The MNFI account for three birds orchid available on the web lists 12 stations in 10 counties. They run from Berrien and Cass in the southwest corner of Michigan to Leelanau County  three-quarters of the way up the Lake Michigan coast. However, the MNFI  web account includes only historic records, between 1880 amd 1981. None of the records is farther east than Ionia County; most are in counties directly adjacent to Lake Michigan.

From the information provided by  Charles Peirce and Scott Namestnik, we know that three birds still exists in Michigan, but it remains a rare plant.  It also is an inconspicuous plant–inconspicuous in ways that most plants never thought of.  It blooms at a time–late July to September–when few biologists, or anybody else, has much reason to be in its habitat. Under the dense canopy, the beech-maple forest is dark and buggy, with mosquitos and deer flies.  Mesic forest is outstandingly a site for spring ephemerals, though some other plants bloom through late spring and early summer. But by August almost no other plant species is in flower, except for a few late blossoms on thigh-high plants of horse nettle, Laportea canadensis.

Not much else is happening in these woods either. A few plants  have fruits ripening–bottle-brush grass and dolls eyes, for example. and there are a few fresh fungi such as large white puff balls and coral fungi; however, most of the prime mushrooms appear in spring, early summer, or a bit later in the fall.

So rare though it may be, three birds is also easily missed.

Here’s a little more information about the species reprinted from my earlier post:

Three birds is a short plant, 6 inches or thereabouts. There is much yet to learn about its habitat and life history.  Within its mesophytic forest home, it’s said to favor sites where there’s a build-up of leaf litter and humus.  Probably this means small depressions.  Leaves accumulate other places, such as between two large fallen trunks, but I’m not sure if that microhabitat would be long-lived enough to allow time for the orchid to invade.  But maybe it would. From observations of the Michigan botanist Fred Case in his Orchids of the Western Great Lakes Region (Cranbrook Institute of Science, 1987), I suspect that most dispersal is through underground tuberoids that are dug up, carried off, and stored in the duff and litter by red squirrels, or perhaps chipmunks.

Late in the summer, fleshy stems sprout rapidly from the underground tuberoids.  Each plant bears only a few leaves which are oval, alternate, and clasp the stem.  Usually there will be a few stems in a clump. Not long after the plants appear, one or occasionally more of the buds open.  Flowering is possibly triggered by a couple of chilly nights in a row.  It is reported that most of the plants in a given area produce their first blooms at the same time.  After a day or so, the first set of blossoms shrivel, and in a few days, a second round of flowering may occur, and perhaps a third.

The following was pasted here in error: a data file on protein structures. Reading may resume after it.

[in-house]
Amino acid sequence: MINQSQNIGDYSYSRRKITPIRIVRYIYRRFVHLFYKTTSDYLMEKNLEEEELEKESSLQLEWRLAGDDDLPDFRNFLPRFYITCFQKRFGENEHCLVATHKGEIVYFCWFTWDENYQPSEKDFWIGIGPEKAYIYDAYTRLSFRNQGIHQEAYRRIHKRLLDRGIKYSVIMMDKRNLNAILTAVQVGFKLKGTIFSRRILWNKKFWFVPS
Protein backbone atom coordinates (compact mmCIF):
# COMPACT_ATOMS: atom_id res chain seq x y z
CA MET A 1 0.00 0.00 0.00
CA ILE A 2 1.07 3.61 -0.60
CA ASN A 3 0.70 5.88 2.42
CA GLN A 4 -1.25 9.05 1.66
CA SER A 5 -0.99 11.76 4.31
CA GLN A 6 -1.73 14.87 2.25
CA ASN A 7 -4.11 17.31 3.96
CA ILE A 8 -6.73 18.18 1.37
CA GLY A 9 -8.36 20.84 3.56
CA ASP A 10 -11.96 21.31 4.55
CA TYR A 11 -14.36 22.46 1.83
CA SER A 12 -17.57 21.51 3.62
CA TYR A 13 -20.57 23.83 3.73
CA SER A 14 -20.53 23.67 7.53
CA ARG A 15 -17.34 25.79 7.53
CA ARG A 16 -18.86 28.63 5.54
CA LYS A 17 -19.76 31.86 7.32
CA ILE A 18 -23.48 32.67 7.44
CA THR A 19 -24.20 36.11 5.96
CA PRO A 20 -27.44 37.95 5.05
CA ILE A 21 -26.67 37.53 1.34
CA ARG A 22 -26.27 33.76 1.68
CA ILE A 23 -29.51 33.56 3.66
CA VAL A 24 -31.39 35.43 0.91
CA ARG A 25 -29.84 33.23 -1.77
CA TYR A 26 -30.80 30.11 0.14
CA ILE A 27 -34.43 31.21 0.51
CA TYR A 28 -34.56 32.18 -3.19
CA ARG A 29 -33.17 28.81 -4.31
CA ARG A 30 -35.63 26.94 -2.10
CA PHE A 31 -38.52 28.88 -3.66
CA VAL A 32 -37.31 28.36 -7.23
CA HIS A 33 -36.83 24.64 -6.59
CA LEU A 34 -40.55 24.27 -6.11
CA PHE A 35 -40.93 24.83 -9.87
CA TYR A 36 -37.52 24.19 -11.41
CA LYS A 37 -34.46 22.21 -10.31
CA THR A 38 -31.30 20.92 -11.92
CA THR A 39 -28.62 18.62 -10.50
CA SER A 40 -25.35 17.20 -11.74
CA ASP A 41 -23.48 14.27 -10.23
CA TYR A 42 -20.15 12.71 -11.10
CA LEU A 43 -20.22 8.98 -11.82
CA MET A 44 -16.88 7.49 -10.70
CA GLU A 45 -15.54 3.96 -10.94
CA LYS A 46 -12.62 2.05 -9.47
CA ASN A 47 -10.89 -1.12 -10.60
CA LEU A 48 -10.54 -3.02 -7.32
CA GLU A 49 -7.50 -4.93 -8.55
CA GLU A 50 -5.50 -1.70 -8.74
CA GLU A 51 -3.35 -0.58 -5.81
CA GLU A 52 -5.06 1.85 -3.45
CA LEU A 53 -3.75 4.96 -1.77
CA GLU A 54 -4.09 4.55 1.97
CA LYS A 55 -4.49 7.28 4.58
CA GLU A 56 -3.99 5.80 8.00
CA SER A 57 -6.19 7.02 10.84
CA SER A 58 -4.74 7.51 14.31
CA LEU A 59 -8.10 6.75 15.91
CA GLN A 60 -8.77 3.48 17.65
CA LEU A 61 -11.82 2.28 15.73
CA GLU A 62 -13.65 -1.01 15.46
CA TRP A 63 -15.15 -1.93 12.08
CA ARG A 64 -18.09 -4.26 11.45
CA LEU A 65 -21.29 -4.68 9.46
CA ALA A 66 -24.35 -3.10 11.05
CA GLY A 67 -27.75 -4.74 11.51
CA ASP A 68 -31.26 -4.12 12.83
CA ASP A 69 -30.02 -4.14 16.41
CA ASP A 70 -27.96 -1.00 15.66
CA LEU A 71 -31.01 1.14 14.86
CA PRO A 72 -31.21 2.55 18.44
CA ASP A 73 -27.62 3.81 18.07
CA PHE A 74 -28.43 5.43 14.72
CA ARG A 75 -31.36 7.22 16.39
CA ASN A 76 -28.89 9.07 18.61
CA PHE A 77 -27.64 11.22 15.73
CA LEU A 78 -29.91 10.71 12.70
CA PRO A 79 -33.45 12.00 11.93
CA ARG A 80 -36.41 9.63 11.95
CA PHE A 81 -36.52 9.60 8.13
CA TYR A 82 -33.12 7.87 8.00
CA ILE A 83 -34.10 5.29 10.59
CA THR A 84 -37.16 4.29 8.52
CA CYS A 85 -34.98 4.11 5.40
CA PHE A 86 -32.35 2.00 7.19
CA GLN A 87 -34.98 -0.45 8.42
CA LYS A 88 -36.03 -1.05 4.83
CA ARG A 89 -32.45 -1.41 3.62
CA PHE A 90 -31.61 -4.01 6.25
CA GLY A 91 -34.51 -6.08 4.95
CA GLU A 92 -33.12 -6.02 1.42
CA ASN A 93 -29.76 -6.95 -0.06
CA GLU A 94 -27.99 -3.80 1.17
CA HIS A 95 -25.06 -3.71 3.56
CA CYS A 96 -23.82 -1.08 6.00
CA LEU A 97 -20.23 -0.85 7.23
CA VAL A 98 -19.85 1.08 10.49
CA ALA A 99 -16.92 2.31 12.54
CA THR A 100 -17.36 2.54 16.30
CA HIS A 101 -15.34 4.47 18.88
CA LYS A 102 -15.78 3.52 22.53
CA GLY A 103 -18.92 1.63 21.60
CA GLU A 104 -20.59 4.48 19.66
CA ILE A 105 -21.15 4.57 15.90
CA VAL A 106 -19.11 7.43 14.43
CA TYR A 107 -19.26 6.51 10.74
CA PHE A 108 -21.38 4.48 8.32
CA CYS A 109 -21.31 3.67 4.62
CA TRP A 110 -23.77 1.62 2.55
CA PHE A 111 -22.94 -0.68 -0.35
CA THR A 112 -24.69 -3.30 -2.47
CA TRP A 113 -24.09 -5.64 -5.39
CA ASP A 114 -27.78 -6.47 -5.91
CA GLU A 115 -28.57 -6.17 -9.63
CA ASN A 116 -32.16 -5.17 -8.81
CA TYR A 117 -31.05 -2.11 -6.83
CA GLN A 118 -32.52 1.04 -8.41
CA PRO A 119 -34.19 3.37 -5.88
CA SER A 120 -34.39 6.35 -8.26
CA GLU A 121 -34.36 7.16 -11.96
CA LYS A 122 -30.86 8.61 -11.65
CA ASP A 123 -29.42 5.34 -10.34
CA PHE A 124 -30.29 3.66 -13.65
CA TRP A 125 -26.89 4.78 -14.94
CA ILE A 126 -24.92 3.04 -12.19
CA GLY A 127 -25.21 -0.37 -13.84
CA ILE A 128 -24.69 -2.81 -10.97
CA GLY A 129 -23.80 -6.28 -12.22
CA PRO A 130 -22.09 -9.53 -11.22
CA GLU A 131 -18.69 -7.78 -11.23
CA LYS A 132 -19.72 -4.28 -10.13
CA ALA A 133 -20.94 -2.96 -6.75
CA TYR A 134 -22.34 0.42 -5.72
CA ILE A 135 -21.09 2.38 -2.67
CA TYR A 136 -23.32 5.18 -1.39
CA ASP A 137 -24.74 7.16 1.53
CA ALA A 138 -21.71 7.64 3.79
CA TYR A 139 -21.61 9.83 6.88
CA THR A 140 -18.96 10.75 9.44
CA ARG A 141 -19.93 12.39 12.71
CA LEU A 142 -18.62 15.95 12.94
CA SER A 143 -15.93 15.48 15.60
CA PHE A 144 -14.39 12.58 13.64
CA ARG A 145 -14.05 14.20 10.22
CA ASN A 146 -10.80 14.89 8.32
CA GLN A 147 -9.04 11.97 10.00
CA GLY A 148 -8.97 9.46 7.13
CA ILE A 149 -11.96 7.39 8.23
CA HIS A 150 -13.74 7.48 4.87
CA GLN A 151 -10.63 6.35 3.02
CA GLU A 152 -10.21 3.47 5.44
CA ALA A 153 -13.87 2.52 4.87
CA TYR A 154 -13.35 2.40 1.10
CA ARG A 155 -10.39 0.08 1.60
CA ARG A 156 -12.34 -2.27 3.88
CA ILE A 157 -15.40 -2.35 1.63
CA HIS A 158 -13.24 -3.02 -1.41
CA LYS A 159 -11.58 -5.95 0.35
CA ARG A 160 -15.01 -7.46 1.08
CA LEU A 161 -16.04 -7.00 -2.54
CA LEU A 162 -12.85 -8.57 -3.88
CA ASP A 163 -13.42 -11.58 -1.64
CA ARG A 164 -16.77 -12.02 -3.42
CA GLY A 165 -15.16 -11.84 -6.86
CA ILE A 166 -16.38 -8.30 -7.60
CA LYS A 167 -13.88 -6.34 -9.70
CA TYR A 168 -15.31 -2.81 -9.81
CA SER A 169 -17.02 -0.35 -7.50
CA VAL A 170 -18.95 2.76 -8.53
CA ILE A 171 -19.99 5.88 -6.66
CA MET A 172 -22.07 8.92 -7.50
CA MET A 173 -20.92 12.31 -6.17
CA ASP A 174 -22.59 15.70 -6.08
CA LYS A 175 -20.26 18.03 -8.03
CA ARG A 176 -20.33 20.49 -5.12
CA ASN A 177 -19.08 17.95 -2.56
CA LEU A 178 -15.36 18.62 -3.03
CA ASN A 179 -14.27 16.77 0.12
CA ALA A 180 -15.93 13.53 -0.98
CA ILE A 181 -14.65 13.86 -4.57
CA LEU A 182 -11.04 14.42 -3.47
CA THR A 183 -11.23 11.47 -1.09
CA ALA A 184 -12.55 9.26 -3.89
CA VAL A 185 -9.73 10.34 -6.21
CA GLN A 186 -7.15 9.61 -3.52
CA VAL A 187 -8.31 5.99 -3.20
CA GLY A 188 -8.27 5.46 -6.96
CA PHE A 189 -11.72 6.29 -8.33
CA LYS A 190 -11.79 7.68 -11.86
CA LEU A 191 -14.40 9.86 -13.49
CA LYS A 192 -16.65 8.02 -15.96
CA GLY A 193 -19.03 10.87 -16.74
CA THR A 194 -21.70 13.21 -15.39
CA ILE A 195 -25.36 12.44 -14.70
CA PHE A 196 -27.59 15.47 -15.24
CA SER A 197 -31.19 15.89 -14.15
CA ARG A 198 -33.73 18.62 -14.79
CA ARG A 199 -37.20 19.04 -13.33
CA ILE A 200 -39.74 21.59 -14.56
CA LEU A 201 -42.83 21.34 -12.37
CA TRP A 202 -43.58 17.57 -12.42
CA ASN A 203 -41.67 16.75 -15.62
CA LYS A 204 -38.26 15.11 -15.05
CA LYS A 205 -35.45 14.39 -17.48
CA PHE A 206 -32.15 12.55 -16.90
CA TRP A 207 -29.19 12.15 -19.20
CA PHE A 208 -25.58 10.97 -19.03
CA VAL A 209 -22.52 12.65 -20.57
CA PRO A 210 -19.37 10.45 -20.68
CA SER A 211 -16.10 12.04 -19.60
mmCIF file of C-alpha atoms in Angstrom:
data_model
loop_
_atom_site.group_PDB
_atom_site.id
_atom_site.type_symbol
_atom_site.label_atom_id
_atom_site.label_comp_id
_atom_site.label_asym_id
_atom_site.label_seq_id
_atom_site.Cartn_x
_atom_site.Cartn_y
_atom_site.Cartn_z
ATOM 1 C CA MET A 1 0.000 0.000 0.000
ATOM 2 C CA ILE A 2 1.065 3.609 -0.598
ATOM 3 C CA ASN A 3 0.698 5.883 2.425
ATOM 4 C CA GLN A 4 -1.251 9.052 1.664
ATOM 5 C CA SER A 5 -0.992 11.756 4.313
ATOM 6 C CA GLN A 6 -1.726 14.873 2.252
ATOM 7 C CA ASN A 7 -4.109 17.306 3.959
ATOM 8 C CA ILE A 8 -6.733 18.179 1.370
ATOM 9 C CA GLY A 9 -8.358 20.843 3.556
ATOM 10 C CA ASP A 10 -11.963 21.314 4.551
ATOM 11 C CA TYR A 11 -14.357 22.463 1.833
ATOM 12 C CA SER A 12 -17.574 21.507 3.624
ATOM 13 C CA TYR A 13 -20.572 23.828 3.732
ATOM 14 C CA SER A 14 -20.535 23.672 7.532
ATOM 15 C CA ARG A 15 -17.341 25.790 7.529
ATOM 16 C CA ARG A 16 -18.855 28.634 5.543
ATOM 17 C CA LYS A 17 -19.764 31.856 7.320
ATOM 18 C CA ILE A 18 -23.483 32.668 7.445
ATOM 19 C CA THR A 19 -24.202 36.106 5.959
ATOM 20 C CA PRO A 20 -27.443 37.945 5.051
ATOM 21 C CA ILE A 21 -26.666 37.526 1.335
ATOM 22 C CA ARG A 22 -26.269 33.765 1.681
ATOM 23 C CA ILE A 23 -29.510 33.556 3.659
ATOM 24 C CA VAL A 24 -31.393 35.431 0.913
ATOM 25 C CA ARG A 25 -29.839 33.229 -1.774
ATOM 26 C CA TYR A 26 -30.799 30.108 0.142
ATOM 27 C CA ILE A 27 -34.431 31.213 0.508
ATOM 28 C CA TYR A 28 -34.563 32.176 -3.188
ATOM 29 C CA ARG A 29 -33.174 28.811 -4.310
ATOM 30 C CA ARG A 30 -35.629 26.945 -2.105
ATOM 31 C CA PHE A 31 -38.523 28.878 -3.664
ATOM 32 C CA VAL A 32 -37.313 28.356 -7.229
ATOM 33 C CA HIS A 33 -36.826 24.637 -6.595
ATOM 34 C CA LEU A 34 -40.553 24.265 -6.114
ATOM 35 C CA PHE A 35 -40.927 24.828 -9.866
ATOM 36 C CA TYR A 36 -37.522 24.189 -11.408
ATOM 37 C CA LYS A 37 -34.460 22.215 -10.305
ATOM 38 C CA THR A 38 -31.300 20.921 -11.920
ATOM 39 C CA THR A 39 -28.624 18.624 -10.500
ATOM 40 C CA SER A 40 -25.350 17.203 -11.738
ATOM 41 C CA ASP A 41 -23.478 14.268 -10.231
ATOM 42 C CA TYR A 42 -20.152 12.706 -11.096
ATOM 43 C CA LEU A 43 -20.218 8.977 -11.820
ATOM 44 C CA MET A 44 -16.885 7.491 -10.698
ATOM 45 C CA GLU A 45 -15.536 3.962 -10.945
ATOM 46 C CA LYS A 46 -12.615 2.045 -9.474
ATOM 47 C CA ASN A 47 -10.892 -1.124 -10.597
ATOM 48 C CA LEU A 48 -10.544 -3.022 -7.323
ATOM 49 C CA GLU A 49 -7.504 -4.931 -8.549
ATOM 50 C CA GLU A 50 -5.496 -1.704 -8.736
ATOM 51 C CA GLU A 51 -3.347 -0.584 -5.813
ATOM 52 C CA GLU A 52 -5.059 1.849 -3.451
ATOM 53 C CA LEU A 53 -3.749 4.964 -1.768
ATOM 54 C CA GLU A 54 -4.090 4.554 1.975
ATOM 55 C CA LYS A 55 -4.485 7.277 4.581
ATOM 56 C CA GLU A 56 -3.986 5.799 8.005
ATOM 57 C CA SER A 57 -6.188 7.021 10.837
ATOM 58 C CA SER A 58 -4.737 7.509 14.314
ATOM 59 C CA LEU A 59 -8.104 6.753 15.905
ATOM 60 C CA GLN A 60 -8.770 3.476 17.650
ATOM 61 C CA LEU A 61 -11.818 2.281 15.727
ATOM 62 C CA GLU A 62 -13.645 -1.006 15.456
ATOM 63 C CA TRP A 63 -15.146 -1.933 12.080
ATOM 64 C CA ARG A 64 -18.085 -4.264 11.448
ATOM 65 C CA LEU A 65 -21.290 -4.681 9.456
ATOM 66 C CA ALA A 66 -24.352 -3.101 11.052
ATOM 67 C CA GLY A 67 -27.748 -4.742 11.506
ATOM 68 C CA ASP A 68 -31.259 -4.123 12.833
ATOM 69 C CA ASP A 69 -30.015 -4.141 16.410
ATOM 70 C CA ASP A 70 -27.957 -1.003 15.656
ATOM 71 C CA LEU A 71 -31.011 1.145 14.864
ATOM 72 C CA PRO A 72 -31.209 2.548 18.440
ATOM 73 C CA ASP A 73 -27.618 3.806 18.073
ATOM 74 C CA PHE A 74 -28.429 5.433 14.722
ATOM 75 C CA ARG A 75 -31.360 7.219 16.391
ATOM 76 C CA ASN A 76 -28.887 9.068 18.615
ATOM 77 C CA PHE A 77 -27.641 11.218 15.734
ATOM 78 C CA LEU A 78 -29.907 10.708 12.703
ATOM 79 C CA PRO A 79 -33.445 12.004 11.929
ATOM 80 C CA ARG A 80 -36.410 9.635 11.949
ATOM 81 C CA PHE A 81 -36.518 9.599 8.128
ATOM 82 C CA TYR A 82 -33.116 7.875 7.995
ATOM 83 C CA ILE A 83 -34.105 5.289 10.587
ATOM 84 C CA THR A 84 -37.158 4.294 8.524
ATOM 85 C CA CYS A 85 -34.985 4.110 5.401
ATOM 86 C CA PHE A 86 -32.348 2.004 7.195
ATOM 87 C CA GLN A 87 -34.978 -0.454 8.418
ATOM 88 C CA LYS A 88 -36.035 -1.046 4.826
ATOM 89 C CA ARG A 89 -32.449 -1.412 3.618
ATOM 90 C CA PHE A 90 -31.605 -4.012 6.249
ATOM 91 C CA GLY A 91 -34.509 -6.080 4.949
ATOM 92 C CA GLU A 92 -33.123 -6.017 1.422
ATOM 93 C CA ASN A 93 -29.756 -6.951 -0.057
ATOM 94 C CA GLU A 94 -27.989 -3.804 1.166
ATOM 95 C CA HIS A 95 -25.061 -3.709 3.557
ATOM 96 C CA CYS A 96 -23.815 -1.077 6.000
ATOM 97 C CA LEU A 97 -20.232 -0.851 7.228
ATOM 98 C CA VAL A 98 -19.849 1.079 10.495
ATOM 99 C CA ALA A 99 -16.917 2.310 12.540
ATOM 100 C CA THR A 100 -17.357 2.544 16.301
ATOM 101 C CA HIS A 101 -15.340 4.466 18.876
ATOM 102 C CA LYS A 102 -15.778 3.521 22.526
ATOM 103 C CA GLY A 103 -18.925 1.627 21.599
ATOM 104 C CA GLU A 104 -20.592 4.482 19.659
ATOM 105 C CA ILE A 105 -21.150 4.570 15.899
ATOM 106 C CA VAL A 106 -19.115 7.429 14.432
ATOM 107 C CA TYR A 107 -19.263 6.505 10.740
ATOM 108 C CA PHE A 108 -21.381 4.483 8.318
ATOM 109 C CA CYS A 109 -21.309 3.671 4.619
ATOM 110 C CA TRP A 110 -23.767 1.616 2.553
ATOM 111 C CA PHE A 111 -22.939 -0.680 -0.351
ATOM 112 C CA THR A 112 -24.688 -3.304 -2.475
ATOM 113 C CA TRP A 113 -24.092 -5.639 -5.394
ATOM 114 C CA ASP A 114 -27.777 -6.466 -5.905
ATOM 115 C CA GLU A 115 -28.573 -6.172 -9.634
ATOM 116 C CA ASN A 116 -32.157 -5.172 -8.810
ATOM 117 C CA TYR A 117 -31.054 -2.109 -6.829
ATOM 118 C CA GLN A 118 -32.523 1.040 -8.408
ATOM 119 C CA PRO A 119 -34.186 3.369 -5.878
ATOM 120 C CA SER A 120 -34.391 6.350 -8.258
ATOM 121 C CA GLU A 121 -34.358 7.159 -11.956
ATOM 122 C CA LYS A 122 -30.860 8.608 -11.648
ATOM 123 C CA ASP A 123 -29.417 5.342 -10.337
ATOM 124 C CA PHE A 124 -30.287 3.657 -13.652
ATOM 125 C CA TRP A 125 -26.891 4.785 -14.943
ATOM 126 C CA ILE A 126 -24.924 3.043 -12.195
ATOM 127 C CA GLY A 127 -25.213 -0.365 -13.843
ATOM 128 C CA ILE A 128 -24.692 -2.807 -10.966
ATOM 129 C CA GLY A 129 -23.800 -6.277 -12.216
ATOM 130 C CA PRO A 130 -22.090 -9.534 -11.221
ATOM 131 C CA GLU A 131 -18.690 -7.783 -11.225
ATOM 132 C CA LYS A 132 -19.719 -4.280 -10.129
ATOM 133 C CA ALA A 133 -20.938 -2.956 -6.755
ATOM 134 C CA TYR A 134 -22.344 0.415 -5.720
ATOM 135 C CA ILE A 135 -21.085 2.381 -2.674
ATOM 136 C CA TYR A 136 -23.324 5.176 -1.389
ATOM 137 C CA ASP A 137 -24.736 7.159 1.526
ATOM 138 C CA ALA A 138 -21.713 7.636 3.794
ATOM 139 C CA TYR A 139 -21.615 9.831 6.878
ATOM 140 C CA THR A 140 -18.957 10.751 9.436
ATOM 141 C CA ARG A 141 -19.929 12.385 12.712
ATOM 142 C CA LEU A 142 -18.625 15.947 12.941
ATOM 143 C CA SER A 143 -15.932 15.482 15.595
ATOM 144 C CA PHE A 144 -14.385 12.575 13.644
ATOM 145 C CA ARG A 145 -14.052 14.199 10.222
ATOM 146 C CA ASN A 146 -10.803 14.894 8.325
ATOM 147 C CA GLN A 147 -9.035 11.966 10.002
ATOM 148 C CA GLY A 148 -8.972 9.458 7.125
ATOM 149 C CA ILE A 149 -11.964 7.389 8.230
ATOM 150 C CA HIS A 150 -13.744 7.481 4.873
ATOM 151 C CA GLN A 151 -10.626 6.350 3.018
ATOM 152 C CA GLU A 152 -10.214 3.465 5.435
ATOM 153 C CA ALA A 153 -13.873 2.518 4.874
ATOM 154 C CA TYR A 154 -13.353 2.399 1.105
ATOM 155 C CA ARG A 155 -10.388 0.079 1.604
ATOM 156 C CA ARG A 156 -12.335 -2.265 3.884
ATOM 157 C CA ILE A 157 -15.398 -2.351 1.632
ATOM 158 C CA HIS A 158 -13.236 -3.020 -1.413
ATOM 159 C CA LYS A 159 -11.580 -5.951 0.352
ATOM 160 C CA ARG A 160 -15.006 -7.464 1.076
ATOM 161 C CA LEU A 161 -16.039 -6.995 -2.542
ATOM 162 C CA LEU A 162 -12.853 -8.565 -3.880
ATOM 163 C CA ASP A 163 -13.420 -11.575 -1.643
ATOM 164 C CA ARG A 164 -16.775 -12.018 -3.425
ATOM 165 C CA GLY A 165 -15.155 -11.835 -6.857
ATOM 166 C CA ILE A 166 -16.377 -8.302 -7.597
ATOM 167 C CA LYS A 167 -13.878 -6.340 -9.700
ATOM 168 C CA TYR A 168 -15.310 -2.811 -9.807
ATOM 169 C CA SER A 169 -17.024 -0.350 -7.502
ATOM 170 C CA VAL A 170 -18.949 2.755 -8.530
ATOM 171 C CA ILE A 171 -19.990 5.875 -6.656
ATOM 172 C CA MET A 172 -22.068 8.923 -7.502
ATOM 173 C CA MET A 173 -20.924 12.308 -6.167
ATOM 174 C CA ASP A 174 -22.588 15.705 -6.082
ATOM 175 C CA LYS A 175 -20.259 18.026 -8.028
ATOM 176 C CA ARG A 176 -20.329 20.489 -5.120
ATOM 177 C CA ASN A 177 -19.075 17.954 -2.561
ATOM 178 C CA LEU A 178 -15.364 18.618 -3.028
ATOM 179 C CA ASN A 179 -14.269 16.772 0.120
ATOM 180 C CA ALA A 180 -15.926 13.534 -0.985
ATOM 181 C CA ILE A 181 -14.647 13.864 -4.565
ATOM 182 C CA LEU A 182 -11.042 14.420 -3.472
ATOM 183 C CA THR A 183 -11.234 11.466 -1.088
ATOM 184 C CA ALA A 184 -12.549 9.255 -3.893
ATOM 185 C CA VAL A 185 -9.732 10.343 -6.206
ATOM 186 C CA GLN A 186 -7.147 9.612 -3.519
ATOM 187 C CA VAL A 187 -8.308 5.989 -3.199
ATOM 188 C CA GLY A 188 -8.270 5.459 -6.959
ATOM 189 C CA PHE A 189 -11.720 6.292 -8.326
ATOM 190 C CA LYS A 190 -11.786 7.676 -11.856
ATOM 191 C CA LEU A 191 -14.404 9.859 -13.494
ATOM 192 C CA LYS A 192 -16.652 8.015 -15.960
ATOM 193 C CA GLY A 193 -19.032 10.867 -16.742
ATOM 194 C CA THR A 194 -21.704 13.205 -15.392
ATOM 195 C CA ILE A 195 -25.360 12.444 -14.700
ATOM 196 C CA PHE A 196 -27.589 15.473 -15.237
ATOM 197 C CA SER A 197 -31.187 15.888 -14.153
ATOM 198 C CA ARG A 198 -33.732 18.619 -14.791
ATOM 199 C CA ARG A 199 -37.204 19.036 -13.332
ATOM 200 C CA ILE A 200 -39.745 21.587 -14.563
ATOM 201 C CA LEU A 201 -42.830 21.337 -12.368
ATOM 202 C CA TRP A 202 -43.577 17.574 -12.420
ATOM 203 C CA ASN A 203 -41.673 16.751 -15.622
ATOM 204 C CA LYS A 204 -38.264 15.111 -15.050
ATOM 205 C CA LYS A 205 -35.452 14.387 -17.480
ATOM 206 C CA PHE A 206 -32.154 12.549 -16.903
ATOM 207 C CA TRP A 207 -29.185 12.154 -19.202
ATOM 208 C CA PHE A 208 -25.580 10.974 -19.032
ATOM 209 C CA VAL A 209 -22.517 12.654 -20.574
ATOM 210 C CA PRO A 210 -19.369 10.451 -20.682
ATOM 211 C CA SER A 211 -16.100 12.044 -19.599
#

The flowers (often three per plant) are recognizably orchids but small, perhaps about an inch wide and an inch tall and are mostly whitish or pinkish with a greenish bearded stripe on the lip.  The fruits last for a couple of weeks before slits develop that allow the release of the spore-like seeds in the following days.  Although the plants are not at their showiest when they’re in fruit, this is probably the longest period of their above-ground life.

If three birds is still in Berrien County and Leelanau , why shouldn’t it be in suitable habitat in the dozen or so counties in between?  Now may be the prime time to look.

Good hunting!

 

Acknowledgments:  My thanks to Charles Peirce and Scott Namestnik.  Both have interesting blogs. Peirce’s Michigan Wildflowers, has photos of many of the vascular plants of Michigan, arranged alphabetically (separate indexes for common and scientific names),  The website  makes an excellent aid for identifying or verifying Michigan plants.  His photos of Triphora trianthophora are dated 2012, indicating that he has been fortunate enough to visit a Michigan site for the species recently.

One of Namestnik’s blogs, Through Handlens and Binoculars, is devoted to natural history observations by him and his wife, particularly in the highly ecotonal region where they live in the northwest corner of Indiana (lapping over into far southwest  Michigan.

 

 

 

 

Posted in Conservation, Michigan (including Kalamazoo), Plants and Plant Communities | Comments closed

Trail Threat to Calhoun County’s Harvey Ott Preserve is Back

It appears that the more-or-less satisfactory resolution (as of about this time last year) to the proposed wide trail through the Ott Preserve has fallen through.  The issue is again before the Calhoun County Board of  Commissioners.
Last year, the Board listened carefully to all sides and rejected the poorly conceived plan brought to it by the Calhoun County Trailways Alliance. In effect, the Board affirmed a compromise in which a route minimizing mileage and potential damage was to be sought.
 
I would have wished as part of the action at that time that a definite route had been chosen and agreed on or, if not, that the principles to be used in selecting a route be settled–no penetration near biologically sensitive areas, minimal alteration of ground contours, etc. None of this was done, but I–and I think most people–were left believing that the route would pretty much follow the Consumers Energy right-of way, an already disturbed section along the west side of the Preserve.
 
It now appears that choosing the route was left to the Trailways Alliance Board.  Furthermore, negotiations seem to have been left to the Alliance, so that when the Alliance decided that the trail ought to cut across some private property, it was the Alliance negotiating easements with the owners.